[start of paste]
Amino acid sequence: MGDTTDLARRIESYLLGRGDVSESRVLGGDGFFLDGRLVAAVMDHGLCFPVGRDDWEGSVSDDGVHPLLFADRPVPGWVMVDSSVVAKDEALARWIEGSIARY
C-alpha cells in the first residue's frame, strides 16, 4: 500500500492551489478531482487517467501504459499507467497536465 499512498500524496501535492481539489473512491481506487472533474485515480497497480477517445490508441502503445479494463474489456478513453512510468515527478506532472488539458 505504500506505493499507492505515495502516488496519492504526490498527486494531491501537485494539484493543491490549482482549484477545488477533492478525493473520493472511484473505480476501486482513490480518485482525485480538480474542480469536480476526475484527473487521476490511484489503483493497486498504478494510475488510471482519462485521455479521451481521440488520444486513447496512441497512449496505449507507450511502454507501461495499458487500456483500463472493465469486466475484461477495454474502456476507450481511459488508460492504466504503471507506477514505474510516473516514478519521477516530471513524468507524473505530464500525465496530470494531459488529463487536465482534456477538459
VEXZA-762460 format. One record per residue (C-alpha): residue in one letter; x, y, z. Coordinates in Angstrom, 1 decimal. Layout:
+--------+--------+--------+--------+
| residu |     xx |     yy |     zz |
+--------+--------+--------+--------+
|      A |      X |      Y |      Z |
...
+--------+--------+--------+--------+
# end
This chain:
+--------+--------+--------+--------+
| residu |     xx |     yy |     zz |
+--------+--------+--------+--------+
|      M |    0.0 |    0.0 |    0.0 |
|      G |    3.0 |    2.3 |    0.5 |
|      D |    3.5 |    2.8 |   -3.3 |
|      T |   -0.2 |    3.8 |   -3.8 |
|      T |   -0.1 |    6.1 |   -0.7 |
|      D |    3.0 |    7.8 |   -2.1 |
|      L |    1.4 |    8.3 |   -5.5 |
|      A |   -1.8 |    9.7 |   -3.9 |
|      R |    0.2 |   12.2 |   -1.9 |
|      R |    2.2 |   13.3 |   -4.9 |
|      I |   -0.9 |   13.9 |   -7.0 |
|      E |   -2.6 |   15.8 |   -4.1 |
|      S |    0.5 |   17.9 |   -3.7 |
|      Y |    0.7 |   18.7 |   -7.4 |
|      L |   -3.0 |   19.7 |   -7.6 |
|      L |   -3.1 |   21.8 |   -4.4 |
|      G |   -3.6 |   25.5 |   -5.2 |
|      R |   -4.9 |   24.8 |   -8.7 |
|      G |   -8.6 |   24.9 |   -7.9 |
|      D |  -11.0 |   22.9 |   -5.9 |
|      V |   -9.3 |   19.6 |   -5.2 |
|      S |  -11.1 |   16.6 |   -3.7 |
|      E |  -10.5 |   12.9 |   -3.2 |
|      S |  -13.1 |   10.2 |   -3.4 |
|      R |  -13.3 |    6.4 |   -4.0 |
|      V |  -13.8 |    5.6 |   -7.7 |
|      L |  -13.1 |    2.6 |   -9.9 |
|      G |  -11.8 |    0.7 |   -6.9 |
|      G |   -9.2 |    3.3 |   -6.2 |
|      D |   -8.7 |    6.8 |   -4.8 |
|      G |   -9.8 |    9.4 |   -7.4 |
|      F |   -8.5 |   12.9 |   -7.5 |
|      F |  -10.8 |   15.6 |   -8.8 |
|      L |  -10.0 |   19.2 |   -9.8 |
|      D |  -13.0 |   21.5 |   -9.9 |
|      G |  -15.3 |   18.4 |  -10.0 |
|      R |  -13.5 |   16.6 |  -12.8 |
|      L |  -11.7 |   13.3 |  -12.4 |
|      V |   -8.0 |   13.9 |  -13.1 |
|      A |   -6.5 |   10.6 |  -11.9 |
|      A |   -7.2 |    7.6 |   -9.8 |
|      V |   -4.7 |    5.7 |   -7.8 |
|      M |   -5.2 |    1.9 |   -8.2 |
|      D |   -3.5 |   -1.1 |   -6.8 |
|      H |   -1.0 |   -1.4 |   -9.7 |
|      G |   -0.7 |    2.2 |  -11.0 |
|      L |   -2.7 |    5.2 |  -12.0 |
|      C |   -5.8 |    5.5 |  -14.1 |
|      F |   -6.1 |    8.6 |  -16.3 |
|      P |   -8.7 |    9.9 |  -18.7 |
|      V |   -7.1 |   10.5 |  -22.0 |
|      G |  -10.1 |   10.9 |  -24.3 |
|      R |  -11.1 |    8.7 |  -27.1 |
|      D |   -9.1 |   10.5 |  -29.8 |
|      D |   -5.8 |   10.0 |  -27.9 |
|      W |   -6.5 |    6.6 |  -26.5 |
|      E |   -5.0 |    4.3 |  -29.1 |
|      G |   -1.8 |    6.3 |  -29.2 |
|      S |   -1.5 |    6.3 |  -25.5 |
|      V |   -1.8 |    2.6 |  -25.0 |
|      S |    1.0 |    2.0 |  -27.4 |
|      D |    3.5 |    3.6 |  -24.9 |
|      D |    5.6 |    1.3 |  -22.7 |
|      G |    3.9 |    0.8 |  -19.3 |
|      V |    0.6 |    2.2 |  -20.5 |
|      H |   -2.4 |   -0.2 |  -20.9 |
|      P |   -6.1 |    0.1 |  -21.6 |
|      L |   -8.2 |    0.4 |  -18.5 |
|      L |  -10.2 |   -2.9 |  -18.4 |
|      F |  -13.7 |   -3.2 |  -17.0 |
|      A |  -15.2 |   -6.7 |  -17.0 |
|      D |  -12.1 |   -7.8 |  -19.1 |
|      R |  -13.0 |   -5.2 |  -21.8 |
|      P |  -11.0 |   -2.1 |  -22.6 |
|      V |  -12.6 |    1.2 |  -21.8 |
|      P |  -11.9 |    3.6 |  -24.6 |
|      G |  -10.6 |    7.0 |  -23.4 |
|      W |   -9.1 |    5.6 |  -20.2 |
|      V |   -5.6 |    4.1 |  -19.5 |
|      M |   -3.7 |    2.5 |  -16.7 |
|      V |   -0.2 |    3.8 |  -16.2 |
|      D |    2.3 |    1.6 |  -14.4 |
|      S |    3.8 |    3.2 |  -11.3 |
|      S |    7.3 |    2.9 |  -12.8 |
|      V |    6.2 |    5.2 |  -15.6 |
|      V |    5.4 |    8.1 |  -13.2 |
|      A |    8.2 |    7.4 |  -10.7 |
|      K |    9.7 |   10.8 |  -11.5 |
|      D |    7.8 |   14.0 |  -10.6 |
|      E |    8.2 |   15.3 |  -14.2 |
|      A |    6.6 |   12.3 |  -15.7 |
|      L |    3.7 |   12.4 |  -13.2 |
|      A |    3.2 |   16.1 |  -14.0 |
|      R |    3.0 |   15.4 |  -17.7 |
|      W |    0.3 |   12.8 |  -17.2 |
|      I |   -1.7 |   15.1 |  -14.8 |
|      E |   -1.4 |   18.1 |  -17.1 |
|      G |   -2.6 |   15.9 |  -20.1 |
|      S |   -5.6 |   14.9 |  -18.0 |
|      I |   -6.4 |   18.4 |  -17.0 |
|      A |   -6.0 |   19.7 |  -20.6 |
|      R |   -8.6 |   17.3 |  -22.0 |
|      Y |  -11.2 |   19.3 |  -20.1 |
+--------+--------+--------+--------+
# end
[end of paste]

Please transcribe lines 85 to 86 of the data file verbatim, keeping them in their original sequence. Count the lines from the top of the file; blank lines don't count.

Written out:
|      A |  -15.2 |   -6.7 |  -17.0 |
|      D |  -12.1 |   -7.8 |  -19.1 |